"Morocco: Jews and Art in a Muslim Land"


A review of the new show organized by the Jewish Museum in New York.

by Habiba Boumlik and Dalia Kandiyoti


© October 2000 The Levantine Project, All Rights Reserved

The long-anticipated show on Morocco is finally up and running at the Jewish Museum. While the organizers of the exhibit, including Dr. Vivian Mann, are frank about their use of Orientalist imagery, "Morocco" may well represent a lost opportunity. One might have anticipated a different kind of show, displaying both the folkloric and exotic aspects that are the focus of this exhibit, but also including a range of creative and intellectual works of Moroccan Jewry. Dedicated largely to artifacts and displaying few traces of modernity, this exhibit emphasizes the timeless, instead of the continuous culture of Moroccan Jewry. 

There are over 180 objects displayed relating to various aspects of religious, artistic, and economic life. The brief historical context offered in the first room underlines the close ties between Jews and Muslims; of special notice is the declaration of King Mohamed V, who refused to apply certain Vichy laws in Morocco; when asked during WWII by a Nazi commander, the monarch replied, "We have no Jews in Morocco. Only Moroccan citizens." In this room one also finds a menorah dating back to the 4th or 5th century, a testimony to the length of Jewish settlement in Morocco. 

Making your way into the exhibit, you are presented with a 6-minute film segment, showing on two large screens, with "typical" sounds and sights of Morocco. There is no voice-over or subtitling as the images of vast desert expanses, mountains, animals, and Jewish rituals float by. The next room, and the first major one in the show, is inexplicably dedicated to Orientalist paintings, by the infamous Eugene Delacroix and other minor painters as well as photographs from the late 19th and 20th centuries.  The Orientalist painting tradition acts as a visual guide to the Western imagination about the exotic East as an object, and in this case holds special interest because Jews, and Jewish women in particular were less reluctant than Muslims to pose for artists. But why place these works, by non-Jews and non-North Africans, in one of the initial rooms that set the tone for the whole exhibit? So that the viewer may see the rest of the show through these painters' eyes? So that we may be convinced that Moroccan Jewry does indeed hold interest (if Delacroix was there, it must have been worthwhile)?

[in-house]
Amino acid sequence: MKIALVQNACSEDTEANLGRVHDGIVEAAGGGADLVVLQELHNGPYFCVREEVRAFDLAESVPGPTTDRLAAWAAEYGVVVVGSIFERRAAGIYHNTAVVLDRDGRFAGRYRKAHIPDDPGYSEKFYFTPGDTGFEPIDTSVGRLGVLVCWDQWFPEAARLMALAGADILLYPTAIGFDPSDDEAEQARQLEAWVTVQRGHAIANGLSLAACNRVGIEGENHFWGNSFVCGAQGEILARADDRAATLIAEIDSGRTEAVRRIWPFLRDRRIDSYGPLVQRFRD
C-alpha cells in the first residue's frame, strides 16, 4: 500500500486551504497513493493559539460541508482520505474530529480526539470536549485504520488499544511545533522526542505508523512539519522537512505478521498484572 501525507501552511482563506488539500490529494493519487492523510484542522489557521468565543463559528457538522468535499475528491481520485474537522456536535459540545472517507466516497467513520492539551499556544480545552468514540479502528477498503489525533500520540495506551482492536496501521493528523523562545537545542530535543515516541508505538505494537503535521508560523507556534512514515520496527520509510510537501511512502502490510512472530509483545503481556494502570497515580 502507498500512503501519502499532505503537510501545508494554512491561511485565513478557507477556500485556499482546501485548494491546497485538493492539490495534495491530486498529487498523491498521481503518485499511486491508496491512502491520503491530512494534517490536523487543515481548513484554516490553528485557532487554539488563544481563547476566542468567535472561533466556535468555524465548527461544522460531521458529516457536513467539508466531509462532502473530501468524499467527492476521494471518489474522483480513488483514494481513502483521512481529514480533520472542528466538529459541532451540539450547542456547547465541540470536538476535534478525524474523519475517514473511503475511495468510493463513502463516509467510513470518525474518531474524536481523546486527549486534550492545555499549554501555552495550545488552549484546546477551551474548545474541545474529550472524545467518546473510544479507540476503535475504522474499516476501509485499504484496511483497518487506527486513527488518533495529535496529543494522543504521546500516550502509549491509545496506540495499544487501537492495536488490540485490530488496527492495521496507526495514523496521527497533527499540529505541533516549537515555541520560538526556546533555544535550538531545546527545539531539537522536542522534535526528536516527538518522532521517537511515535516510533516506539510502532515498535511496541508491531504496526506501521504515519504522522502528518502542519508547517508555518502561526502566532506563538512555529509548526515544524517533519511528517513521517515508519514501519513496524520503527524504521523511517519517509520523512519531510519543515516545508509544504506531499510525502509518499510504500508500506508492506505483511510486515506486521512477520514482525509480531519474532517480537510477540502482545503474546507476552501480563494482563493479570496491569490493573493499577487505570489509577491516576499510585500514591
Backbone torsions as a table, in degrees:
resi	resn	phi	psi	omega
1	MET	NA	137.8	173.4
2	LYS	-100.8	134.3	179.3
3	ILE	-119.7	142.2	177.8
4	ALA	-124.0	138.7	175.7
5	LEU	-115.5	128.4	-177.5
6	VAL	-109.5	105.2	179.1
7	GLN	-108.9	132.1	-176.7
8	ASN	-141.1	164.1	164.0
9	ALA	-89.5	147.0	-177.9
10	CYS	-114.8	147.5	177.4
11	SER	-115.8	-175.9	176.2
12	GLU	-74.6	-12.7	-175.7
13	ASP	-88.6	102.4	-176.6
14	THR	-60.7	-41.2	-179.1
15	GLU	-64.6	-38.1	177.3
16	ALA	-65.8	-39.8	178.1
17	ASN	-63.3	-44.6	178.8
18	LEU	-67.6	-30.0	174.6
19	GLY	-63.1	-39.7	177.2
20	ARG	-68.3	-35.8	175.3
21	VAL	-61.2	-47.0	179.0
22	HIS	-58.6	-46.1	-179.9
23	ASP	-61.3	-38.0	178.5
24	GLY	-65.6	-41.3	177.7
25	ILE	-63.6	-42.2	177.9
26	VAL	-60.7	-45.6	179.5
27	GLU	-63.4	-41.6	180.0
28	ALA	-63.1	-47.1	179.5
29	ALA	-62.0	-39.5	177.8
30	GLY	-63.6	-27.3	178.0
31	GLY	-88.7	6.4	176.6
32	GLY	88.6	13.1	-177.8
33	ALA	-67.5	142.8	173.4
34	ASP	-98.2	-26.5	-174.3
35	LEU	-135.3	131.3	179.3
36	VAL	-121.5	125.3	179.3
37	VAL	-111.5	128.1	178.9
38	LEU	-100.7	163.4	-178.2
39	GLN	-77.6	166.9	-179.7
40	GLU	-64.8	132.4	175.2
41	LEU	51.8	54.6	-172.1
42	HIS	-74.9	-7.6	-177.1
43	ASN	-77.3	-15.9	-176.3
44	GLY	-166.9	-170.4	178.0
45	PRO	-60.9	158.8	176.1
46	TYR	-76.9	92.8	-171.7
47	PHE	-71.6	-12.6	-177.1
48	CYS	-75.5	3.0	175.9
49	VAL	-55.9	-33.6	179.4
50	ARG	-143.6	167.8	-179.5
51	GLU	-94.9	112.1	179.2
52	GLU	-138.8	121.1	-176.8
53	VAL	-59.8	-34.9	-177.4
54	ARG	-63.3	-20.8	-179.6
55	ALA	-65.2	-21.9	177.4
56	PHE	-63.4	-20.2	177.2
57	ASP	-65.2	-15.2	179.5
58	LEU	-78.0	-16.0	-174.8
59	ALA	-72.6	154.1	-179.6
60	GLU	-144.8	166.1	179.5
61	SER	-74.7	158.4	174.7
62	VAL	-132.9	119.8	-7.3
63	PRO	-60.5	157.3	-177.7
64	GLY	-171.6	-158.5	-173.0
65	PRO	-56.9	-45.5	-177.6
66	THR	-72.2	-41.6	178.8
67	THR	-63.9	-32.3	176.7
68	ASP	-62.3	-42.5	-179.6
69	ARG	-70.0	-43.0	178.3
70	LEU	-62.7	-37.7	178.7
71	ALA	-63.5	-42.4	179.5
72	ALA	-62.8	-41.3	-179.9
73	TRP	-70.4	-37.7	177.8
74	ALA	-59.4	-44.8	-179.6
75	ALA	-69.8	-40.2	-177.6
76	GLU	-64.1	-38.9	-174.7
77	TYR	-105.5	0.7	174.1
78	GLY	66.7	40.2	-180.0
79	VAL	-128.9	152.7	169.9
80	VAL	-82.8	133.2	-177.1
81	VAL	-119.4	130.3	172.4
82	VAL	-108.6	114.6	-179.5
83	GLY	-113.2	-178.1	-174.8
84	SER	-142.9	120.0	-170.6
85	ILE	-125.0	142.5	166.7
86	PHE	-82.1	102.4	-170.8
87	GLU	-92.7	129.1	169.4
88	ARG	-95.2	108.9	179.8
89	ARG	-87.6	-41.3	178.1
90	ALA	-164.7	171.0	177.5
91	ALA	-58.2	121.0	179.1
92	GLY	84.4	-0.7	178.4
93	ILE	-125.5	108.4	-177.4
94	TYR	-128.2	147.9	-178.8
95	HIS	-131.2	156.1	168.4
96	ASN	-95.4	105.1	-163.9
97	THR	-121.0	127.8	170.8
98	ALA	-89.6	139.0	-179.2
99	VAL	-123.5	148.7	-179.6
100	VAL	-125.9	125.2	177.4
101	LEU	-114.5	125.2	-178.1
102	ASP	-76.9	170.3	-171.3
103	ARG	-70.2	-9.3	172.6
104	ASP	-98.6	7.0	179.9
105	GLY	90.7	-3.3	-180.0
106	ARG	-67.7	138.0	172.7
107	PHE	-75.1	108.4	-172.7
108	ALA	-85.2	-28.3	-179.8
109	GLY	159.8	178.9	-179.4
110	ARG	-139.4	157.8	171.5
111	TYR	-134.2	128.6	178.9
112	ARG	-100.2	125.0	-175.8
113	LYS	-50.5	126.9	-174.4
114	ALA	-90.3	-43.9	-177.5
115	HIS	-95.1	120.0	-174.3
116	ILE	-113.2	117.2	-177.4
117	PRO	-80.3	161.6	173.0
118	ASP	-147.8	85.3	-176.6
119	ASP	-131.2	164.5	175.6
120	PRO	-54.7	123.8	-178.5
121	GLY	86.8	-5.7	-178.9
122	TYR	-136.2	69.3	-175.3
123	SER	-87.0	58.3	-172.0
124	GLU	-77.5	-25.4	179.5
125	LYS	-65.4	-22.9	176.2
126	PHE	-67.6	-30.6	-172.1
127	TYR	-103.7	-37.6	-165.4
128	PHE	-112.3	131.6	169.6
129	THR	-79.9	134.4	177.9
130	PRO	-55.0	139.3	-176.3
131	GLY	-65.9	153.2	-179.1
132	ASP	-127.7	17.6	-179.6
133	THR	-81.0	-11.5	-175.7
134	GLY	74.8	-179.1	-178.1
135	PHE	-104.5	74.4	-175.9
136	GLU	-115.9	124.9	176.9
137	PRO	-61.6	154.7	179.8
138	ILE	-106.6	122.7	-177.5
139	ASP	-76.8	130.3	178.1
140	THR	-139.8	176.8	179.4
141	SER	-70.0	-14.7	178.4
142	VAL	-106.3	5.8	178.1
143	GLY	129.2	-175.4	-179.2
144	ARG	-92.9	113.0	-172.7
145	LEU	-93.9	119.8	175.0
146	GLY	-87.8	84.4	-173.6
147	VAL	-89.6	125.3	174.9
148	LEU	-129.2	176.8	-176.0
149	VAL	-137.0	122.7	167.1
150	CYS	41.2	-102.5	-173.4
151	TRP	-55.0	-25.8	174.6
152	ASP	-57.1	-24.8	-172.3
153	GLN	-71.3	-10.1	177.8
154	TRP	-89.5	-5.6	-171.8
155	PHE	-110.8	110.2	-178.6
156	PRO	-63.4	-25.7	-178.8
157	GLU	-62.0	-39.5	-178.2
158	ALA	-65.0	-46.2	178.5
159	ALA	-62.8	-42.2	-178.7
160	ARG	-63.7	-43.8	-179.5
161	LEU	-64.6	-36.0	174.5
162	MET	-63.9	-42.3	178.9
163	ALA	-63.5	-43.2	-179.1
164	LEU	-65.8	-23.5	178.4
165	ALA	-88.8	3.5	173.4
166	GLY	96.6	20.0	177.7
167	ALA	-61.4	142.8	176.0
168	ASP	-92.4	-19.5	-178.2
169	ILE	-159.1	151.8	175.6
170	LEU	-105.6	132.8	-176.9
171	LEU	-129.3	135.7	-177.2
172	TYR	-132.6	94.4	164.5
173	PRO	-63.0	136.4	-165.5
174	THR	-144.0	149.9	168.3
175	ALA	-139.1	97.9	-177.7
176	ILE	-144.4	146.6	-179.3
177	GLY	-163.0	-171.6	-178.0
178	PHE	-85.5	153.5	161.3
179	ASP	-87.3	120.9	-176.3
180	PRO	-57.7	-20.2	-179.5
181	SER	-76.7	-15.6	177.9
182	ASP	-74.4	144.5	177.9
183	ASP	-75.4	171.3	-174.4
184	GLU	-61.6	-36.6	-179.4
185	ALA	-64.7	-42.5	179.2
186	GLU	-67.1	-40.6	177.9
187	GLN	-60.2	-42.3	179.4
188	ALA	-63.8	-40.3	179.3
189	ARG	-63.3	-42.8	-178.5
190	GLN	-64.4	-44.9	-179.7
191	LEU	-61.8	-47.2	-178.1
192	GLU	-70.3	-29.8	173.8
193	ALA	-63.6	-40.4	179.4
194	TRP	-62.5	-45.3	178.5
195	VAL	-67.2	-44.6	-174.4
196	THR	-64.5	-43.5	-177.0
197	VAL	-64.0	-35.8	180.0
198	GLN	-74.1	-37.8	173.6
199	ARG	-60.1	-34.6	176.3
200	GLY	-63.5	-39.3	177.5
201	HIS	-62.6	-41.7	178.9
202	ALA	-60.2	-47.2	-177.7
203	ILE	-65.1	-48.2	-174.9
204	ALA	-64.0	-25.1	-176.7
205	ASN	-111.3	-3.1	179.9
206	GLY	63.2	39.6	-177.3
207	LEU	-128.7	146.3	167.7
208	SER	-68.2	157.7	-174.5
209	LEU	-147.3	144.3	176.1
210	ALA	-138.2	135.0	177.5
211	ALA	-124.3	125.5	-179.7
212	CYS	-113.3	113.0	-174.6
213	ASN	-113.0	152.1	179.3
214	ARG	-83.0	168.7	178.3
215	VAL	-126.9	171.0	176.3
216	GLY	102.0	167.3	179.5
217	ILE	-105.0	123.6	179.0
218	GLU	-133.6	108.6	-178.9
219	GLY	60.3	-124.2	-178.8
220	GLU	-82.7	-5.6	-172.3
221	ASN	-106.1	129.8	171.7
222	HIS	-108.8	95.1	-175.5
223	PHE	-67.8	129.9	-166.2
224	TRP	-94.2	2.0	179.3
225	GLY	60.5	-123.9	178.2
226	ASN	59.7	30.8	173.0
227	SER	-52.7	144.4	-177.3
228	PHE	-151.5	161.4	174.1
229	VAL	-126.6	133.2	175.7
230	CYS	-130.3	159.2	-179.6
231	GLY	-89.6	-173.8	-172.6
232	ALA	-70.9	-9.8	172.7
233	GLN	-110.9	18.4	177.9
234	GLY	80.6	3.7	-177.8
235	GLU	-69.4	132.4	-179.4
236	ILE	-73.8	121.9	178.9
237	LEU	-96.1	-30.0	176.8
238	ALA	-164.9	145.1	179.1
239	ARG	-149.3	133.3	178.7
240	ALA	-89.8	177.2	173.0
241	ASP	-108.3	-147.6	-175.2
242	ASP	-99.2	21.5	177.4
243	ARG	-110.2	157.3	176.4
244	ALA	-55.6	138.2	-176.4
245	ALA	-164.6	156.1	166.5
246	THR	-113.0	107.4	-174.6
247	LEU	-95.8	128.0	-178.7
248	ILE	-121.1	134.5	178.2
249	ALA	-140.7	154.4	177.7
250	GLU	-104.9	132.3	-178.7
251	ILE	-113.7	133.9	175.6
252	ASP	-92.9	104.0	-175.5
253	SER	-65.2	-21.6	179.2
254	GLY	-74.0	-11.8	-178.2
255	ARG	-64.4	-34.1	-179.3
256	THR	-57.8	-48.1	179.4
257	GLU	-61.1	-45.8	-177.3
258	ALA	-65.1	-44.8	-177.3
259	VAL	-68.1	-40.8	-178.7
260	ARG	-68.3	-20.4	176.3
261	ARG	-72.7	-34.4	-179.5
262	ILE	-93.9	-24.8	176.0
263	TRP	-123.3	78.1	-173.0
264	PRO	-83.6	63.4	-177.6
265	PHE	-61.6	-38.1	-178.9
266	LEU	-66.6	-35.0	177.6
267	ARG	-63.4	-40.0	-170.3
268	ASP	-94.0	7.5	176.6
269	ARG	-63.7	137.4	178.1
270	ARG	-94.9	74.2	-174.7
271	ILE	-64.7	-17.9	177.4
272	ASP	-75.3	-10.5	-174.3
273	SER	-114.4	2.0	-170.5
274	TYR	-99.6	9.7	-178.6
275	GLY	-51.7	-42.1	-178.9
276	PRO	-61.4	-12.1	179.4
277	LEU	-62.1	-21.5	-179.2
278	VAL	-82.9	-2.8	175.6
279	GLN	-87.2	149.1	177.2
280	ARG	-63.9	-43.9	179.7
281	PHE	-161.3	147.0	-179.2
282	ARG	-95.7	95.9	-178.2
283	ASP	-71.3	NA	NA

After this puzzling dedication to Western representation, occupying a relatively large space in this medium-sized exhibit, we are finally regaled with examples of the material culture of Moroccan Jews from the 19th and 20th centuries. The headdresses, fibulae, bracelets, pectorals, earrings are predominantly in silver, but there is fine artistic work done in gold as well. A wide array of artifacts, from mannequins bearing men's and women's clothes to gorgeous wall-hangings to ketubot, Jewish marriage contracts, are shown to combine artistic colors and design with cultural traditions. Jewelry-making, which Jews dominated as it was not appealing to Muslims, and other artisanal occupations are well covered. But there is no representation of the gastronomic arts and practices or of women's work.  And, besides the blurry images in the Orientalist paintings of the mellah, the Jewish
quarter, we do not come away with an idea of the living environment, the architecture, the indoor and outdoor life of the everyday.

The fifth and largest room, devoted to folk practices, displays the singularity of the Moroccan Mizrahim, all the while underlining the symbiotic relationship between Muslims and Jews reflected in beliefs and practices around health, healing, and death. The hamsa, the amulet in the form of a hand, and the Jewish cults of saints and pilgrimages (hilula) are typical of these shared traditions. In the next to last room, a 3:30 minute film features resident and diasporic Moroccan Jews participating in a hilulaof Amran b. Diwan, a Jewish saint from northern Morocco.

But Moroccan Jews nourished also their own specificities as demonstrated in the exhibit through two examples: the Zohar and  Mimouna.The Zohar was extremely important not only in the liturgy, but also for therapeutic
purposes. When someone was in trouble, it was removed from the synagogue and brought to the troubled house for a ritual reading. Mimouna,a uniquely Moroccan Jewish custom, is a day of largely outdoor celebration that